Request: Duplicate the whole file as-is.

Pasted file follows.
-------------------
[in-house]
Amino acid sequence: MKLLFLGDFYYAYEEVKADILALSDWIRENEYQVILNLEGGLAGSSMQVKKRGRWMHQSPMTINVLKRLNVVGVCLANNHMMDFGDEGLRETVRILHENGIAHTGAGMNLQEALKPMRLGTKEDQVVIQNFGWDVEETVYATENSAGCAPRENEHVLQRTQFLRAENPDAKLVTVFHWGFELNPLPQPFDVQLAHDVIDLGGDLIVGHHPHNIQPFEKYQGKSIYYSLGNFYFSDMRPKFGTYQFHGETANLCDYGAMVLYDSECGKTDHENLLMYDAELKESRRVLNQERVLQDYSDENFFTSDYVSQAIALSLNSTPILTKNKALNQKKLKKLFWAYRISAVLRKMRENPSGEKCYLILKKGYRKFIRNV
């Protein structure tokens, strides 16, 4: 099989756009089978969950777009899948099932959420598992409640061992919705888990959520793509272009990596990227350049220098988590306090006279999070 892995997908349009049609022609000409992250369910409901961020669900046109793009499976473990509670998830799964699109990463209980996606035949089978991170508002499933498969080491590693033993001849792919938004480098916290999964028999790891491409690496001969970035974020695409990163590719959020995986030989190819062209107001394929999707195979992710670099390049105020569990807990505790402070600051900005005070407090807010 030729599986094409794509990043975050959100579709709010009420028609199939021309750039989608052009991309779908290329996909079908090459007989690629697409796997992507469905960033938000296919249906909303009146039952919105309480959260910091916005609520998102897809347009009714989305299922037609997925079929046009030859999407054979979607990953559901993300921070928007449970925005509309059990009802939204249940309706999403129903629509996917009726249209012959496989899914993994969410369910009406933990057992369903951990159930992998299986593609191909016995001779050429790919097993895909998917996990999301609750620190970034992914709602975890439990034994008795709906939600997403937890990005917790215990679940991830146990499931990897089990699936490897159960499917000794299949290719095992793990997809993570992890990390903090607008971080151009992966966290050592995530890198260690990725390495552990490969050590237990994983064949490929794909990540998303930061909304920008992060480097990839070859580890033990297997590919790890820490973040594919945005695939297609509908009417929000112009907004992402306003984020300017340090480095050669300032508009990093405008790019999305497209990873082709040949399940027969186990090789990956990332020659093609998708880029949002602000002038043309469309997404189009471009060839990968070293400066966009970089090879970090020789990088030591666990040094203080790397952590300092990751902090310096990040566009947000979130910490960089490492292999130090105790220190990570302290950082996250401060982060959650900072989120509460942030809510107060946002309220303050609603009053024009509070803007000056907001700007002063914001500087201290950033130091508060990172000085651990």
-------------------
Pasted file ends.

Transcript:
[in-house]
Amino acid sequence: MKLLFLGDFYYAYEEVKADILALSDWIRENEYQVILNLEGGLAGSSMQVKKRGRWMHQSPMTINVLKRLNVVGVCLANNHMMDFGDEGLRETVRILHENGIAHTGAGMNLQEALKPMRLGTKEDQVVIQNFGWDVEETVYATENSAGCAPRENEHVLQRTQFLRAENPDAKLVTVFHWGFELNPLPQPFDVQLAHDVIDLGGDLIVGHHPHNIQPFEKYQGKSIYYSLGNFYFSDMRPKFGTYQFHGETANLCDYGAMVLYDSECGKTDHENLLMYDAELKESRRVLNQERVLQDYSDENFFTSDYVSQAIALSLNSTPILTKNKALNQKKLKKLFWAYRISAVLRKMRENPSGEKCYLILKKGYRKFIRNV
């Protein structure tokens, strides 16, 4: 099989756009089978969950777009899948099932959420598992409640061992919705888990959520793509272009990596990227350049220098988590306090006279999070 892995997908349009049609022609000409992250369910409901961020669900046109793009499976473990509670998830799964699109990463209980996606035949089978991170508002499933498969080491590693033993001849792919938004480098916290999964028999790891491409690496001969970035974020695409990163590719959020995986030989190819062209107001394929999707195979992710670099390049105020569990807990505790402070600051900005005070407090807010 030729599986094409794509990043975050959100579709709010009420028609199939021309750039989608052009991309779908290329996909079908090459007989690629697409796997992507469905960033938000296919249906909303009146039952919105309480959260910091916005609520998102897809347009009714989305299922037609997925079929046009030859999407054979979607990953559901993300921070928007449970925005509309059990009802939204249940309706999403129903629509996917009726249209012959496989899914993994969410369910009406933990057992369903951990159930992998299986593609191909016995001779050429790919097993895909998917996990999301609750620190970034992914709602975890439990034994008795709906939600997403937890990005917790215990679940991830146990499931990897089990699936490897159960499917000794299949290719095992793990997809993570992890990390903090607008971080151009992966966290050592995530890198260690990725390495552990490969050590237990994983064949490929794909990540998303930061909304920008992060480097990839070859580890033990297997590919790890820490973040594919945005695939297609509908009417929000112009907004992402306003984020300017340090480095050669300032508009990093405008790019999305497209990873082709040949399940027969186990090789990956990332020659093609998708880029949002602000002038043309469309997404189009471009060839990968070293400066966009970089090879970090020789990088030591666990040094203080790397952590300092990751902090310096990040566009947000979130910490960089490492292999130090105790220190990570302290950082996250401060982060959650900072989120509460942030809510107060946002309220303050609603009053024009509070803007000056907001700007002063914001500087201290950033130091508060990172000085651990």